GM crops are 100% safe to eat. Up to date, the natural pesticides produced by such plants are all stuff that is harmless to people, so unless they start inserting genes for botulin or whatnot, such plants and animals completely safe for consumption. Another common misconception is that meat engineered to produce extra hormones can somehow affect human development. This is rubbish, as hormones are delicate molecules that do not survive the digestive process (never mind the trace quantities they will be in, and the species differences). In fact, GM crops and livestock are often more nutritious because of their engineering.
What is of concern is how GMOs interact with our environment, a point Mike brought up earlier. A prime example are genetically modified salmon on open-water fish farms. This is downright irresponsible, as the GM fish can and do escape, and impact the natural salmon populations. The same can be said for pollen from GM plants- they might theoretically interbreed with native species or otherwise become invasive, or otherwise impact the local environment.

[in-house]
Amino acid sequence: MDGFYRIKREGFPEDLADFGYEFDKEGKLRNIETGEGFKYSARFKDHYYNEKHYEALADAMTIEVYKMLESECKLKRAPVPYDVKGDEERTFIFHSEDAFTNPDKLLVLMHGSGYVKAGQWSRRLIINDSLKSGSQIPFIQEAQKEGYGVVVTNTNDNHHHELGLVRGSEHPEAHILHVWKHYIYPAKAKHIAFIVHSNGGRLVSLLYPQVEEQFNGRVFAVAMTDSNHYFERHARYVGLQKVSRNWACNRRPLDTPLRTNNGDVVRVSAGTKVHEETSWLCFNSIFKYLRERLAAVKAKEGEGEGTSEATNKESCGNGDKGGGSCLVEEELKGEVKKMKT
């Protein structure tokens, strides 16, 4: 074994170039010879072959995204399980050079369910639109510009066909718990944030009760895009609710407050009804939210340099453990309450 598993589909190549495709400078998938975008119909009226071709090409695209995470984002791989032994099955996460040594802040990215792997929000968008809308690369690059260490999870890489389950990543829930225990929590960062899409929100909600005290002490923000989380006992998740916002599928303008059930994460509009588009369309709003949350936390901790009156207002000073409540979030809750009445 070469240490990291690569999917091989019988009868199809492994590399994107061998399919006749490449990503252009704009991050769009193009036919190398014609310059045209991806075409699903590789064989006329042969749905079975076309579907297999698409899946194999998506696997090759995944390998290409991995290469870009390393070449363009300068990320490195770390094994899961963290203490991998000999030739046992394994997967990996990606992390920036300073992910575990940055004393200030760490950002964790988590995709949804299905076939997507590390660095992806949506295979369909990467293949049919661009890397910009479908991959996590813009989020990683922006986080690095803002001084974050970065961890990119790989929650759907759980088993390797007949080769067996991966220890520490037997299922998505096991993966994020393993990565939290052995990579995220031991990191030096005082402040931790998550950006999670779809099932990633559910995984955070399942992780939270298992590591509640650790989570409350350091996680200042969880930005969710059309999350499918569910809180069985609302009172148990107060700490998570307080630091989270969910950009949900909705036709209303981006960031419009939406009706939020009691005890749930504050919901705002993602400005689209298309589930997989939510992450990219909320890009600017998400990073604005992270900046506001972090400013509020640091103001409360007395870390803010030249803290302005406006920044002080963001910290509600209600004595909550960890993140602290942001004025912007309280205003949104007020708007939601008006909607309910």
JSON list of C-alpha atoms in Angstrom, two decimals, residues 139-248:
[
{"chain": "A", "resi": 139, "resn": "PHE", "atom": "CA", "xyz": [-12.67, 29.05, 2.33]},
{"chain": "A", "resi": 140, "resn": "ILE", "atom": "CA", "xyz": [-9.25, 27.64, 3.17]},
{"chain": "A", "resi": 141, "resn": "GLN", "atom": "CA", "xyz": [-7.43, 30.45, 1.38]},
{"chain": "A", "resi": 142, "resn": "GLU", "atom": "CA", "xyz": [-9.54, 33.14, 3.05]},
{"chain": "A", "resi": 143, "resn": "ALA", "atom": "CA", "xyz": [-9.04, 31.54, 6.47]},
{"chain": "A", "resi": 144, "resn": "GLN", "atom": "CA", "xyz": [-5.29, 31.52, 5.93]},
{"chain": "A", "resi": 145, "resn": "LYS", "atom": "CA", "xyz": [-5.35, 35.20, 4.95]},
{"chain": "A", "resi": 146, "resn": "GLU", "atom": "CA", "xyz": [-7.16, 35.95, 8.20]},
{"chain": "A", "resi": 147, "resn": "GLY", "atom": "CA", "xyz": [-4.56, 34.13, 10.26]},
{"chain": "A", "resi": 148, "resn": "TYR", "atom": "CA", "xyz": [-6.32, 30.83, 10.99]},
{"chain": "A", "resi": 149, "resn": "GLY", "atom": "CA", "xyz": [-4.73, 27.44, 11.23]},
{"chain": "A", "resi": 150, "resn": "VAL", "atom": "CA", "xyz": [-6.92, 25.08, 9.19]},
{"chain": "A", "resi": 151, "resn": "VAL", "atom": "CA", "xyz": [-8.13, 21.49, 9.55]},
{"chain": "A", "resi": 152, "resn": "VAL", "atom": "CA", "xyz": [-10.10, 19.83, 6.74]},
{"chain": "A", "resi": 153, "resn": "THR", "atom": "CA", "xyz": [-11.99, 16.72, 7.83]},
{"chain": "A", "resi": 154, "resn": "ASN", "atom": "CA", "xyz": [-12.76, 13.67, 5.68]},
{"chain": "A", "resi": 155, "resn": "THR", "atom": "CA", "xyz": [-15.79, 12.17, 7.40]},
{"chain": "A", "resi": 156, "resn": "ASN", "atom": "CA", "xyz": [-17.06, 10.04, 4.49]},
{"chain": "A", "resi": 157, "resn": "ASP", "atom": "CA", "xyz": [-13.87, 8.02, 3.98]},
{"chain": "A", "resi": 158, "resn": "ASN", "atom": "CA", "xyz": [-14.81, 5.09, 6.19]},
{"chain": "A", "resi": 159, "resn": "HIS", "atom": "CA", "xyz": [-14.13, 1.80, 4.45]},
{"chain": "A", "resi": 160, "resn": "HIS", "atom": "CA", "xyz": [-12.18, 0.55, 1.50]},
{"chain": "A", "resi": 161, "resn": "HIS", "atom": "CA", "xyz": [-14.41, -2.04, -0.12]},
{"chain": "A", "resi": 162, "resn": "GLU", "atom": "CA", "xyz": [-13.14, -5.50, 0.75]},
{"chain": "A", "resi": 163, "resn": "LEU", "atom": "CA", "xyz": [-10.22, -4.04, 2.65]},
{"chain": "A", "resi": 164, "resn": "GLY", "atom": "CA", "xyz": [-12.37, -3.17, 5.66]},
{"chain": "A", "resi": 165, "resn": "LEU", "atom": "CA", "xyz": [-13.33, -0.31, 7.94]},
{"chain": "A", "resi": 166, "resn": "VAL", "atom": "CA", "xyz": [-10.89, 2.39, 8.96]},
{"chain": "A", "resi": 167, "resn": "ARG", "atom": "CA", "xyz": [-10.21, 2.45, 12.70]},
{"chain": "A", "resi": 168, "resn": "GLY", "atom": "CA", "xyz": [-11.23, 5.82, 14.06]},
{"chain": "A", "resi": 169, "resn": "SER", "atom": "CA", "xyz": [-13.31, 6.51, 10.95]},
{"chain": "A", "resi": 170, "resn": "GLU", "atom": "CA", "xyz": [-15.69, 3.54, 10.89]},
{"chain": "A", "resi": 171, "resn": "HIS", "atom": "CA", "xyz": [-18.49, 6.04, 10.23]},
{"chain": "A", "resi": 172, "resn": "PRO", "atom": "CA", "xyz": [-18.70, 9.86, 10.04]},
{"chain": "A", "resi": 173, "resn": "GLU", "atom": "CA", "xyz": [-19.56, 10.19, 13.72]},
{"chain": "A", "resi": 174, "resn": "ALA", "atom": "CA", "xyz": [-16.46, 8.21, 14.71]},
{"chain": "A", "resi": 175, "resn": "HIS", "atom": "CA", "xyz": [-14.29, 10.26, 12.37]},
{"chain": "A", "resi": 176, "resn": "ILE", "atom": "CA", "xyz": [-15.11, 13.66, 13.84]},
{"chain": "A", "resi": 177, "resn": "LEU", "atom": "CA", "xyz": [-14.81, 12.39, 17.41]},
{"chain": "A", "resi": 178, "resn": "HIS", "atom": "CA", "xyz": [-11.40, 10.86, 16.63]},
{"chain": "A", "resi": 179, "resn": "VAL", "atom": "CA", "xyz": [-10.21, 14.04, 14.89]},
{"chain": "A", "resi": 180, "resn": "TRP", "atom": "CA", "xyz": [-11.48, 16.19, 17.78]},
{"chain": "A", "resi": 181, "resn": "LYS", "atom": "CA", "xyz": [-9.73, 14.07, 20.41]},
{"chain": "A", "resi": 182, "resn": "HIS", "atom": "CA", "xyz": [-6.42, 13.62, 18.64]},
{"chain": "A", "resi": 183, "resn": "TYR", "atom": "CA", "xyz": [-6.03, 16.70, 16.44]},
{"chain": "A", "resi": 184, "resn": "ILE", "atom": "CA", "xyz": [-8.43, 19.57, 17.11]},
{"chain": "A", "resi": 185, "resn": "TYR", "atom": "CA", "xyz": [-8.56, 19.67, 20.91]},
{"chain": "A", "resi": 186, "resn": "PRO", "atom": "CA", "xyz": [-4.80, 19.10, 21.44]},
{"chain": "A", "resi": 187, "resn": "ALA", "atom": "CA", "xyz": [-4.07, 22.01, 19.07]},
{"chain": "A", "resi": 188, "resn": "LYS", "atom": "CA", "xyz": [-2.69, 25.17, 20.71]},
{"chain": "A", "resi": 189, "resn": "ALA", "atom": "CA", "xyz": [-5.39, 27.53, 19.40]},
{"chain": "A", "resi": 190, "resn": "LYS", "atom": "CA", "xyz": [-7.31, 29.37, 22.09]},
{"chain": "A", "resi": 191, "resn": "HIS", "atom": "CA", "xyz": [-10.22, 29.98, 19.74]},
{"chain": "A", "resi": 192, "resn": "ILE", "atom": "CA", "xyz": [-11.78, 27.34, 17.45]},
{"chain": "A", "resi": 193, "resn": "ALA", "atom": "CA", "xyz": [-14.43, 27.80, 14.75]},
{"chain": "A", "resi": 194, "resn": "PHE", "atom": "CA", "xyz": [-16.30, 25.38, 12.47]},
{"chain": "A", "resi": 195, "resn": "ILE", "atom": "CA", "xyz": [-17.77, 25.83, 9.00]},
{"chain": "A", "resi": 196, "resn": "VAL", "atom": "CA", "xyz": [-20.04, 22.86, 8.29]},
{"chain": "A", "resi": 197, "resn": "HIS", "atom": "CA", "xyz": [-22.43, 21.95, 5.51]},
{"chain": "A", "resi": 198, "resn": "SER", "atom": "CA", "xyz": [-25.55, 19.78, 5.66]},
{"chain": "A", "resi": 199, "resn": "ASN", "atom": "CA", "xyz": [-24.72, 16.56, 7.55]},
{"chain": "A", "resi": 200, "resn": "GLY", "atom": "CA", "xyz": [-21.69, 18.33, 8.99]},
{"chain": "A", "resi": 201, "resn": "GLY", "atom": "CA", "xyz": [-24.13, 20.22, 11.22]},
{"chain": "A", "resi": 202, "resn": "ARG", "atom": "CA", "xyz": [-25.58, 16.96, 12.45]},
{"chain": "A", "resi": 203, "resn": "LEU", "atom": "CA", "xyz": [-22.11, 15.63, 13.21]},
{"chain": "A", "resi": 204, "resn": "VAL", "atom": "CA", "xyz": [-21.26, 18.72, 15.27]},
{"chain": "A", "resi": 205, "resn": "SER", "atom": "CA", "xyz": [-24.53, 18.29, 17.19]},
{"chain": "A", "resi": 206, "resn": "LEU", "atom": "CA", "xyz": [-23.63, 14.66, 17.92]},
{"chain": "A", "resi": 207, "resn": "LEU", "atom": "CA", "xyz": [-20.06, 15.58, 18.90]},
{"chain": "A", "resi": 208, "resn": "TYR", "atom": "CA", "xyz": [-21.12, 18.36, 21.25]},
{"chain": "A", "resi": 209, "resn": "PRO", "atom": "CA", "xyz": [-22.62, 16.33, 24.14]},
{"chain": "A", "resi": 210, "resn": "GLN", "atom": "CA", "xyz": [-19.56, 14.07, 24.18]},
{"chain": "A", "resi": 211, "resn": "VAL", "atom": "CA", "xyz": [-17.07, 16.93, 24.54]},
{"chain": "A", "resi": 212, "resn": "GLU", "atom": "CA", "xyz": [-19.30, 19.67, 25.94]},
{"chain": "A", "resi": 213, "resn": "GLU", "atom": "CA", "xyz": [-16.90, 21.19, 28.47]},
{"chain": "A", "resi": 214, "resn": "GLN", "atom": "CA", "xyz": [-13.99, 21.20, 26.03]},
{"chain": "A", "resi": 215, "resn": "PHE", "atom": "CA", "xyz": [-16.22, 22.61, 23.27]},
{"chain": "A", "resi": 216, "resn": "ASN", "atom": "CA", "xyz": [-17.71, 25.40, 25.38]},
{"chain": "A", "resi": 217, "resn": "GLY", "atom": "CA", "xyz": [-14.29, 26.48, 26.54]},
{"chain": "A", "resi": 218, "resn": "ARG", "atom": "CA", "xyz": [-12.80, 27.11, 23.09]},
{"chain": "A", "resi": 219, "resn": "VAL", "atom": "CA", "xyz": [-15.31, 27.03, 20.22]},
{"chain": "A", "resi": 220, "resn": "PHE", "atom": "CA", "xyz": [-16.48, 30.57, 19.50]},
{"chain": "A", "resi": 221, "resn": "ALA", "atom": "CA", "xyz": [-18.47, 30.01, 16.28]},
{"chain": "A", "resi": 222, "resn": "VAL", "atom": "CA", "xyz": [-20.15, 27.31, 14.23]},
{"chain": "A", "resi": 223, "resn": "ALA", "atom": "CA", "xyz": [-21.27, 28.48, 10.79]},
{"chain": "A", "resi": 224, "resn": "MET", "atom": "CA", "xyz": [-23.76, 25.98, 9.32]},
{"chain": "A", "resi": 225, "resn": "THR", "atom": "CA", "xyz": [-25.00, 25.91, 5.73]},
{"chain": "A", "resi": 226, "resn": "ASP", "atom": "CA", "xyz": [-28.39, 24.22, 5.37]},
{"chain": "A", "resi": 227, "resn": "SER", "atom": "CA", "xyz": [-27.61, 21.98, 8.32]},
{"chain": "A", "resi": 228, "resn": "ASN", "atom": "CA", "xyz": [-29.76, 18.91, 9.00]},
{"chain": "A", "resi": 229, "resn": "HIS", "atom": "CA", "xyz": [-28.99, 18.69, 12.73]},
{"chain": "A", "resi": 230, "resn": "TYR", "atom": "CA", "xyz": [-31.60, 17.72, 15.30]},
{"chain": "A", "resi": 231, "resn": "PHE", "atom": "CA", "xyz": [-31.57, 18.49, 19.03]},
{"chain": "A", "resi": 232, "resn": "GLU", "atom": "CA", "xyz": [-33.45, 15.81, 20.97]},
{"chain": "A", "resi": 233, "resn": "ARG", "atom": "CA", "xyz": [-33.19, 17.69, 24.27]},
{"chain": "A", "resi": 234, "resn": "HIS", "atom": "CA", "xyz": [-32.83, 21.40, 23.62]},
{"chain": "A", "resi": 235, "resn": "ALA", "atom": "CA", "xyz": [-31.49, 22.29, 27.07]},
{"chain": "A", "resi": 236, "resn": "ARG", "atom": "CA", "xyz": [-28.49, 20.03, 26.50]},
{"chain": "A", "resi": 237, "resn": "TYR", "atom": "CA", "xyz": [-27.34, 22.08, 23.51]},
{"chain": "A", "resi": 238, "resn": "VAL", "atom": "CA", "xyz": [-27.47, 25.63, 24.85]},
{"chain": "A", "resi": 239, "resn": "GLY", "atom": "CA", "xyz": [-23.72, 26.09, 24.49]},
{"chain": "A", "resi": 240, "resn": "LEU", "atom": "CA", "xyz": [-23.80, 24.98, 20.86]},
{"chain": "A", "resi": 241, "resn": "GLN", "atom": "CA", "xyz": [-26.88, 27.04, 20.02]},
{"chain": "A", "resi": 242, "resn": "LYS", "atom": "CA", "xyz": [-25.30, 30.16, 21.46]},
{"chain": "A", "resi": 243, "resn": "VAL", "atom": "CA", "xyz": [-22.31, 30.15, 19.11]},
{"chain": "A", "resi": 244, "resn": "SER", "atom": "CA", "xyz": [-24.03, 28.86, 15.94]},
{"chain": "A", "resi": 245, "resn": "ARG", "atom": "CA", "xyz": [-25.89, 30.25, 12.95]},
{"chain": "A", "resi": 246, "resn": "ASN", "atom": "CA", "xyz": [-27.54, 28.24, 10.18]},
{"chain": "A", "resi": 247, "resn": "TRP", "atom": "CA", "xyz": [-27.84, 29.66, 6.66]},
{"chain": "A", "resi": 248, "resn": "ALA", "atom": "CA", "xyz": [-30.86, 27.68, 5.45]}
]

The final point is completely unrelated to biology, and that is the patent system. I do not claim to have any expert knowledge in this area, but it doesn't take a genius to see there are bad things happening that are probably detrimental to our farmers.
I'm not saying that foundations supporting HIV research and other disease control problems are intentionally being hypocritical, but if your goal is to saves lives, infrastructure and clean water are BY FAR more important than a vaccine or cure that most of the people you are trying to save can't afford anyway. The people who benefit most from such advances are, you guessed it, wealthy denizens of developed countries- and the drug companies doing the research.
In layman's terms, it's like measuring water coming out of a pipe without knowing if the pipe has holes or where the water is coming from. There's information, but it's fairly narrow and specific, and it does not say anything about the plumbing system at large.